Forget everything you think you know about social justice. The fact is that quite a few things are sold these days as social justice — everything from soup kitchens to the latest nutty economic theory. As a result, “social justice” has become as meaningless in social theory as the hackneyed phrase “new and improved” in advertising.
|CESJ co-founder Father William J. Ferree, S.M., Ph.D.|
Few people, however, seem to realize that social justice is not a substitute for charity or individual justice, whether commutative or distributive, or anything else, for that matter. It is something unique, what philosophers call a “particular virtue” in its own right. It’s not just a new name for the same old thing, but a new name for the discovery of something that has been around unacknowledged, often not even recognized, since the dawn of time.
Social justice is rooted in the fact that human beings are (as Aristotle put it) “political animals.” People are both individual and social, best realizing their personal humanity within an institutional (social) setting: the pólis (hence “political”). According to Aristotle, people realize their humanity by becoming more fully human, and they become more fully human by acquiring and developing human-ness — virtue (for that is what “virtue” signifies).
Because people are political, then, they ordinarily require institutions — social habits — in order to acquire and develop virtue. And that means institutions have to be structured properly, i.e., be “structures of virtue” — and that tells us the unique role of social justice:
Social justice encompasses economic justice. Social justice is the virtue which guides us in creating those organized human interactions we call institutions. In turn, social institutions, when justly organized, provide us with access to what is good for the person, both individually and in our associations with others. Social justice also imposes on each of us a personal responsibility to work with others, at whatever level of the “Common Good” in which we participate, to design and continually perfect our institutions as tools for personal and social development.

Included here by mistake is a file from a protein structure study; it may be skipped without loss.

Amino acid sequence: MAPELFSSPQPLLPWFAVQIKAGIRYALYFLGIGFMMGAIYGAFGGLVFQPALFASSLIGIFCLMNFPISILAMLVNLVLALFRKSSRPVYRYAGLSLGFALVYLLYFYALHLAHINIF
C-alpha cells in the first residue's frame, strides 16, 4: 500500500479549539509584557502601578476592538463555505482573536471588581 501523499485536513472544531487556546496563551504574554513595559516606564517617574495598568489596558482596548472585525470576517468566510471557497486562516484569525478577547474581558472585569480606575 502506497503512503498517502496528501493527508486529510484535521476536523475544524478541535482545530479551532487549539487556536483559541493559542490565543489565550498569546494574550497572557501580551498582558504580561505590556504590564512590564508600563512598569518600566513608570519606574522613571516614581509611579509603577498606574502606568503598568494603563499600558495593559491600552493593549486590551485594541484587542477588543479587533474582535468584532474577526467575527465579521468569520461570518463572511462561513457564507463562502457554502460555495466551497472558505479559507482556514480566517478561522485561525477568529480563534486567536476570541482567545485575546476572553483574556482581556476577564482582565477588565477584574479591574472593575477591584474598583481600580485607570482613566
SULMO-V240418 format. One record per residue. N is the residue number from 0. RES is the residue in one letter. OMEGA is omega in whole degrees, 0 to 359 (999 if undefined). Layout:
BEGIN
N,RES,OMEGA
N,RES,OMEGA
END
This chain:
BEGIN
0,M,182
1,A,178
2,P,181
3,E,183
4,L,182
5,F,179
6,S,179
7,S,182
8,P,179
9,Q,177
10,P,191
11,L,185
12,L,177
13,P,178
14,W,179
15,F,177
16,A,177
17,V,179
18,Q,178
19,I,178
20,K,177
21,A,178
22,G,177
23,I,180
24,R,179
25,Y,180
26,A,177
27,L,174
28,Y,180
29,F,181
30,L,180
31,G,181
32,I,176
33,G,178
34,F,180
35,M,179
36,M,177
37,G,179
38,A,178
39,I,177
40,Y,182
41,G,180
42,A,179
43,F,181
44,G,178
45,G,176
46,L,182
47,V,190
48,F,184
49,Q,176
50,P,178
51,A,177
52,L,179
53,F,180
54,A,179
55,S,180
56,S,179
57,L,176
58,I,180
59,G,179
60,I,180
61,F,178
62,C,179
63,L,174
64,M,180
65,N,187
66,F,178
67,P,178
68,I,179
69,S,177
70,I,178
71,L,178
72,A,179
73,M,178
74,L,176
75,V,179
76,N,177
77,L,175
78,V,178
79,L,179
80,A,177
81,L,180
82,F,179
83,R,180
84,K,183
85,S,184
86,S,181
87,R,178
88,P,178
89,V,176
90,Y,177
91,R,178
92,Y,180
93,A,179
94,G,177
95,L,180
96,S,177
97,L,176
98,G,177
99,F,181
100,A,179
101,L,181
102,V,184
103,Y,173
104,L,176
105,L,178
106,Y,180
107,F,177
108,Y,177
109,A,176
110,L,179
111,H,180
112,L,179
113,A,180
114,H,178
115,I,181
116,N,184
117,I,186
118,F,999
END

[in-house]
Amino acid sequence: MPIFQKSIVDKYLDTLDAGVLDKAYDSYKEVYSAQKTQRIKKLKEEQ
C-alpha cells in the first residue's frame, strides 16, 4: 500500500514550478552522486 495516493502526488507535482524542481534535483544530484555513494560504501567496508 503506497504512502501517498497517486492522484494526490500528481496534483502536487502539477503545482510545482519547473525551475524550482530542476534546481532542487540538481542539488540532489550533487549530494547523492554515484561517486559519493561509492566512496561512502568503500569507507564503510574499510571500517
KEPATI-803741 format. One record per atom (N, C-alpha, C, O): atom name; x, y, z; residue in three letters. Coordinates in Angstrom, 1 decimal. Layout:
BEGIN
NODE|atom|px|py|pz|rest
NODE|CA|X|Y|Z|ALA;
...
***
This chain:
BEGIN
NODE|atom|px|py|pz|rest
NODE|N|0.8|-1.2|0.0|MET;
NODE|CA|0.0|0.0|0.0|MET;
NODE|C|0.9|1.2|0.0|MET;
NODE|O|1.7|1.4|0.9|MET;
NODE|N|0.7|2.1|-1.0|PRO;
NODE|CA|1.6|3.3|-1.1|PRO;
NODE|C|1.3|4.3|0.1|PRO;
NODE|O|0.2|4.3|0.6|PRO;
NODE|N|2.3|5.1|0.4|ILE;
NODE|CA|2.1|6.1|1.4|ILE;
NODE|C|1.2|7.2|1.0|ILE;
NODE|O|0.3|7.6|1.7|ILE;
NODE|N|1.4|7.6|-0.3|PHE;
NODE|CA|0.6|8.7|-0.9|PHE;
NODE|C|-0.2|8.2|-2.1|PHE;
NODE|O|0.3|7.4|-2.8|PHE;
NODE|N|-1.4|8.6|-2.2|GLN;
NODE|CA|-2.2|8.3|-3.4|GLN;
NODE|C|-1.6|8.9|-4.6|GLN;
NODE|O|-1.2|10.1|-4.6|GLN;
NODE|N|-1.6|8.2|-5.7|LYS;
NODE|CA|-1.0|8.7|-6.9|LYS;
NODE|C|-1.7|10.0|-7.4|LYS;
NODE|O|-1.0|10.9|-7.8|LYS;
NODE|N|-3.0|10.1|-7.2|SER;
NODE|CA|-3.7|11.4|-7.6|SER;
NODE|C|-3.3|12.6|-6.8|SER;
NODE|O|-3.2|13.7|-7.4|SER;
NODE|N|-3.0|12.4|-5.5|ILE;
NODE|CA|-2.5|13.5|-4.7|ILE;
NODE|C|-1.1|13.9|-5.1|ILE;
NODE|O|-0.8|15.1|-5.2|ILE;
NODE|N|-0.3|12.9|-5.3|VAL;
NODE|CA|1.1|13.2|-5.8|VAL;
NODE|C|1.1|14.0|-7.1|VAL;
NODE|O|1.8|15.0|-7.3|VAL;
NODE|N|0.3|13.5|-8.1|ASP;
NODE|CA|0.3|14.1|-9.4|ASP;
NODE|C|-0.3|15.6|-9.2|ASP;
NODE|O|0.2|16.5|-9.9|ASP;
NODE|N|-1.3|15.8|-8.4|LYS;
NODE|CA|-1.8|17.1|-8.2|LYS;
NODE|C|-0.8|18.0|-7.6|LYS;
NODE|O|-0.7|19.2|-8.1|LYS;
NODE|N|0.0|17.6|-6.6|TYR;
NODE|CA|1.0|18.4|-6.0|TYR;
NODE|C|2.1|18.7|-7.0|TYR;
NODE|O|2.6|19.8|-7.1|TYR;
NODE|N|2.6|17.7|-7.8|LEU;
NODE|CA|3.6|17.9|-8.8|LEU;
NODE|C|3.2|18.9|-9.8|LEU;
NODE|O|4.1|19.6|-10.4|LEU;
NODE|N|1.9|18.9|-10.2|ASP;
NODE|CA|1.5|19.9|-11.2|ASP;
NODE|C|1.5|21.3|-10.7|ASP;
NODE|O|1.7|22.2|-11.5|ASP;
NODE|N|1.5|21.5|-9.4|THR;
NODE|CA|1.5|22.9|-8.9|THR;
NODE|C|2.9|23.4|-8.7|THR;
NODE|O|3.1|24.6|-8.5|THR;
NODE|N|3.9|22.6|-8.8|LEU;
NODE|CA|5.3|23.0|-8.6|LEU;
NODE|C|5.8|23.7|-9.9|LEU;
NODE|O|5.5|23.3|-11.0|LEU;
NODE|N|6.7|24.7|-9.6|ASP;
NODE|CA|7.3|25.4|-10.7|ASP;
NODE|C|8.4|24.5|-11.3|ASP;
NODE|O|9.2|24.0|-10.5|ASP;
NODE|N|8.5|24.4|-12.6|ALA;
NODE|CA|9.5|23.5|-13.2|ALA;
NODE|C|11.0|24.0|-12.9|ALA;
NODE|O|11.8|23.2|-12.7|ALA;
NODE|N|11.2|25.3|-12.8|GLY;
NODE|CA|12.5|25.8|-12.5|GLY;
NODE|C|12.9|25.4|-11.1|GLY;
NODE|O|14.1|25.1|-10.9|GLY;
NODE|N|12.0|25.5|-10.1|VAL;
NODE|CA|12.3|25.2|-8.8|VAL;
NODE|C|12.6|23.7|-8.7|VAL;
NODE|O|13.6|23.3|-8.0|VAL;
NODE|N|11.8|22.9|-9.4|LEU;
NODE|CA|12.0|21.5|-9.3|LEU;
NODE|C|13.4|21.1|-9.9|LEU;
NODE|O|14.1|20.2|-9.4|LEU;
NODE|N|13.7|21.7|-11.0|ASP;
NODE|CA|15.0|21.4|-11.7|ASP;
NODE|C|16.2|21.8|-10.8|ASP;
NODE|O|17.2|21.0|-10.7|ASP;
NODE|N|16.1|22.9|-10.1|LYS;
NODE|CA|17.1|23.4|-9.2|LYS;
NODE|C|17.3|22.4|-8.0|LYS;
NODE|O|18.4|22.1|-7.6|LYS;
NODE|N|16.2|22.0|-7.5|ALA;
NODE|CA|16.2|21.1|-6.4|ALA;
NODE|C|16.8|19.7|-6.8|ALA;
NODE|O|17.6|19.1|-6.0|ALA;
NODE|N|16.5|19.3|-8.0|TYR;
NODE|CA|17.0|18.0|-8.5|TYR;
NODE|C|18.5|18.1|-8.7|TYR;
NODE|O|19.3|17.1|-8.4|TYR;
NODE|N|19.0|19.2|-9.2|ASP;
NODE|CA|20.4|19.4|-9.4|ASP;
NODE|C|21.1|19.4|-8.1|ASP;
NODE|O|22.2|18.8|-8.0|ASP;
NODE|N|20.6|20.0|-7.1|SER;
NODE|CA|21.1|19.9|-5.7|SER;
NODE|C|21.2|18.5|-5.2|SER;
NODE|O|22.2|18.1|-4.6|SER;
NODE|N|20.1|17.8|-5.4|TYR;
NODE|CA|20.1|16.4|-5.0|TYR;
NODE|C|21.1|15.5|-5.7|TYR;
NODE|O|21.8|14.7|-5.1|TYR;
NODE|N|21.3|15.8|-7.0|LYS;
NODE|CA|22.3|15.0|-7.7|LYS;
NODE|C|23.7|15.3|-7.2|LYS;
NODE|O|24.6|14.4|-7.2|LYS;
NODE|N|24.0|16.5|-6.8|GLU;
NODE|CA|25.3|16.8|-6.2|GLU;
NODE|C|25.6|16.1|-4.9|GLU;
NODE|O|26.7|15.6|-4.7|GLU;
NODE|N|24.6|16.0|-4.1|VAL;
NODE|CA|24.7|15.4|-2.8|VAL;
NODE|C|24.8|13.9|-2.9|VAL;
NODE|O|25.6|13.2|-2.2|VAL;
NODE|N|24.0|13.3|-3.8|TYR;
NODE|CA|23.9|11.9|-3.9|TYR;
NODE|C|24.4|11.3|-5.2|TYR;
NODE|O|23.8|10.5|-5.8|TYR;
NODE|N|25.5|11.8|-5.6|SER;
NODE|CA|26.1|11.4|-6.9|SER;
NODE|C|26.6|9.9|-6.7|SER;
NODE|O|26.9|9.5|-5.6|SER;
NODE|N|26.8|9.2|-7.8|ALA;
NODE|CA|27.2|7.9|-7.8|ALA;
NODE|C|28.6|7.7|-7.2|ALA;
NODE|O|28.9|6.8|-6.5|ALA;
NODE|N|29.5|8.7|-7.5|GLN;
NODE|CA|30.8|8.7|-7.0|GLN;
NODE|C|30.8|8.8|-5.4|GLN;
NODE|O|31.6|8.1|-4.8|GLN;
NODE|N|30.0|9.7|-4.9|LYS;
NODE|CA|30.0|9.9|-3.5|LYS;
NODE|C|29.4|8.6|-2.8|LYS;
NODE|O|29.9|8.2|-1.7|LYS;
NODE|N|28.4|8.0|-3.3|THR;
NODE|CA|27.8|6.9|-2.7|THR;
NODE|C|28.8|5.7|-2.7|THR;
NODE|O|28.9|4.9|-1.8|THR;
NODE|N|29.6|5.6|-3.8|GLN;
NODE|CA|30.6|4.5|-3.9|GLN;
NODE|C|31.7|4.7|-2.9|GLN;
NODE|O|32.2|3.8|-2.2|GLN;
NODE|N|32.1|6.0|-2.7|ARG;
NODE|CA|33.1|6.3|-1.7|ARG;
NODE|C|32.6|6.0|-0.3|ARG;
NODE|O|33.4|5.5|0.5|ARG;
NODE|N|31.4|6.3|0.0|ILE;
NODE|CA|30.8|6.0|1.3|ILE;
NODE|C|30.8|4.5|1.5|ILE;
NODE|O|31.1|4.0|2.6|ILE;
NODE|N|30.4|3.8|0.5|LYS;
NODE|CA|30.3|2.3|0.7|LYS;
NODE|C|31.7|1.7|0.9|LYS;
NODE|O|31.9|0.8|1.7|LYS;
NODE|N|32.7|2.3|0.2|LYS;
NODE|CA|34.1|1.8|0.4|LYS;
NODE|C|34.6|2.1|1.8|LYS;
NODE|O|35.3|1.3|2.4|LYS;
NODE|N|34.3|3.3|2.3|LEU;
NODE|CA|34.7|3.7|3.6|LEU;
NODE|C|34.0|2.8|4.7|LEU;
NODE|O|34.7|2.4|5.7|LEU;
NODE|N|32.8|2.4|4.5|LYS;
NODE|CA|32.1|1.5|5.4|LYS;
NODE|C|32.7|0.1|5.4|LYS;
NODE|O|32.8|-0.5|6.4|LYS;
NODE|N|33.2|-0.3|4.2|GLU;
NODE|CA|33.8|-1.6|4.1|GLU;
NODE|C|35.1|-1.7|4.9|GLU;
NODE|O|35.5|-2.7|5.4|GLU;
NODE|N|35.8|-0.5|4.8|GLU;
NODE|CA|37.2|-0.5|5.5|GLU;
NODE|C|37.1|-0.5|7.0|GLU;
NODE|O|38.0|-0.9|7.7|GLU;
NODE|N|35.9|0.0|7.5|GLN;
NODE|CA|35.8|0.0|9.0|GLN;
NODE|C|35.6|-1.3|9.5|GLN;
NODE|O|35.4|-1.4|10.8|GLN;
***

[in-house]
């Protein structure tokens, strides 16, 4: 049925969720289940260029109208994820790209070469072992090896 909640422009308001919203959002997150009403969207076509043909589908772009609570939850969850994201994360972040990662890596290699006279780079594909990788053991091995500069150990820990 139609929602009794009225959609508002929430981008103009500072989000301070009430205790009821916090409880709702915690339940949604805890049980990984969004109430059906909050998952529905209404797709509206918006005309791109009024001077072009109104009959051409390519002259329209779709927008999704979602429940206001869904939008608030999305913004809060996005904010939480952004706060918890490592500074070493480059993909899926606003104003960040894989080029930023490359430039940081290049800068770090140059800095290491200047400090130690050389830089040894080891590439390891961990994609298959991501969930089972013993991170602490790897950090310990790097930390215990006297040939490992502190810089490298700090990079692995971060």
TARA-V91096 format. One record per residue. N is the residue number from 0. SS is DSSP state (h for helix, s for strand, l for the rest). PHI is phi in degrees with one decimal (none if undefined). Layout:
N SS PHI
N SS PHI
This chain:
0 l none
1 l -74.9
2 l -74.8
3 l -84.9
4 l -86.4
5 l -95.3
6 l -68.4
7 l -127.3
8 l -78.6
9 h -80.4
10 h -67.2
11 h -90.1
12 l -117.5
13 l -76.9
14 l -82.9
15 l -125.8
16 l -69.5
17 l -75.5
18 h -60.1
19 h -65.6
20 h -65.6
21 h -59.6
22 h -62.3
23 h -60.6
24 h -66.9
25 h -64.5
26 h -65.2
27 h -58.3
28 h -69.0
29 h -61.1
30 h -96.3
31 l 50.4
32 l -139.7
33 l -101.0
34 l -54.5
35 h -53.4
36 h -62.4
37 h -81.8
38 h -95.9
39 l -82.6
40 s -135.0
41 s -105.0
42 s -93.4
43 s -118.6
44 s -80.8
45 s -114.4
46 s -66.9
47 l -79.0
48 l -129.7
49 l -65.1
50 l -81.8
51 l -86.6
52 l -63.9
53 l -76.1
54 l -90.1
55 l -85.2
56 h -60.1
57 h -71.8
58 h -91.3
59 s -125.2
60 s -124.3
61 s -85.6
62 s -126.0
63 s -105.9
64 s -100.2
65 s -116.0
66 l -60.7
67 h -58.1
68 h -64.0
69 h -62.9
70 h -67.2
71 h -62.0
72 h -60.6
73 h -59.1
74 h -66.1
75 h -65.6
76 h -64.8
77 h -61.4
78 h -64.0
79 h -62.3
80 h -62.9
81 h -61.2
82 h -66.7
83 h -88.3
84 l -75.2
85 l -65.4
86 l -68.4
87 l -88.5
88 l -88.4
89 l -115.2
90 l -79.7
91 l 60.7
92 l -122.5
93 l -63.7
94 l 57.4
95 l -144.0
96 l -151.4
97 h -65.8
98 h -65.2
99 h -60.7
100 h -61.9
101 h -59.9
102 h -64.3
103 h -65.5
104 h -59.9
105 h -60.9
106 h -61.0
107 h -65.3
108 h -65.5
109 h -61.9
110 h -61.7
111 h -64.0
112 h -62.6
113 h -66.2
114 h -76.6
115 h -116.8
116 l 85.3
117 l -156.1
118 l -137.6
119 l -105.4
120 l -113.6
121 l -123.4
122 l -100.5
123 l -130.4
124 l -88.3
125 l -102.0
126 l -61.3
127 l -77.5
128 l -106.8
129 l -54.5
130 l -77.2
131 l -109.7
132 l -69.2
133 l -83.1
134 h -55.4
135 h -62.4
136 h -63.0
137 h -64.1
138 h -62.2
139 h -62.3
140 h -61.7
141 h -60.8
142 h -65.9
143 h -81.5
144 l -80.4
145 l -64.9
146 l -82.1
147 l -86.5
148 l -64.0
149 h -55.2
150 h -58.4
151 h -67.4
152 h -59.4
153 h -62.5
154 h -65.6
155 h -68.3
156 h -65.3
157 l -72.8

|Pope Pius XI, a completed social doctrine.|
Obviously, then, social justice is not directly concerned with individual goods such as food, clothing, shelter, income, ownership, or any of those things — not directly, that is. As Pope Pius XI explained in § 76 in Quadragesimo Anno, which presented key elements of his social doctrine built around the act of social justice,
What We have thus far stated regarding an equitable distribution of property and regarding just wages concerns individual persons and only indirectly touches social order, to the restoration of which according to the principles of sound philosophy and to its perfection according to the sublime precepts of the law of the Gospel, Our Predecessor, Leo XIII, devoted all his thought and care.
Social justice is not, therefore, any provision (however essential the good or desperate the need) for individual goods. Rather, social justice is concerned with making it possible for people to have individual goods, chiefly virtue of course, but also material and social wants and needs. Ideally, people organize and structure institutions through acts of social justice to enable them to provide their own individual goods through their own efforts (virtue, after all, cannot be imposed, but only freely chosen), but as an expedient in an emergency, say a famine, to make it possible for assistance to be given.
Note that even in an emergency, however, social justice does not consist of meeting individual needs directly, but in making it possible for those needs to be met. For example, during the Great Hunger in Ireland in the 1840s, the British government prohibited import of emergency food supplies and refused to close the ports to the export of food. The rationale was that any such step would interfere with the free market.
|Only known contemporary photograph of the Great Hunger.|
Setting aside the question as to whether someone freely choosing to donate food to the hungry is interfering in the free market (!?!?), the emergency situation clearly justified closing the ports to exports of food. Social justice during the Great Hunger would have meant permitting people to import and distribute relief supplies without restriction (which, ironically, is more free market oriented than prohibiting people from doing so) and closed the ports to export of food. Individual justice and charity would have been selling food at a fair price and distributing relief supplies.
Social justice is not, however, a vague intention to make individual justice and charity possible, i.e., a rather nebulous goodwill to benefit humanity by doing good individually. Instead, it is a “particular virtue,” a clear and defined thing in its own right, with laws and characteristics governing its application. As CESJ co-founder Father William Ferree, S.M., Ph.D., noted, “In Paragraph 57 of Quadragesimo Anno, Pope Pius XI speaks of ‘Laws of Social Justice’.” As Ferree explained,
Throughout the Encyclical, he has set forth certain of these laws. Without trying to be exhaustive in the matter, let us pick out a few of them for comment. It will be necessary sometime to make a complete analysis; but for an introductory pamphlet like this a mere selection will do; for the ones chosen will give us a good idea of what the others might be.
Over the next few weeks, then, we will review the laws and characteristics of social justice. Mostly this will be in Father Ferree’s own words, lifted directly from his pamphlet, Introduction to Social Justice (1948), but with occasional commentary and examples from us.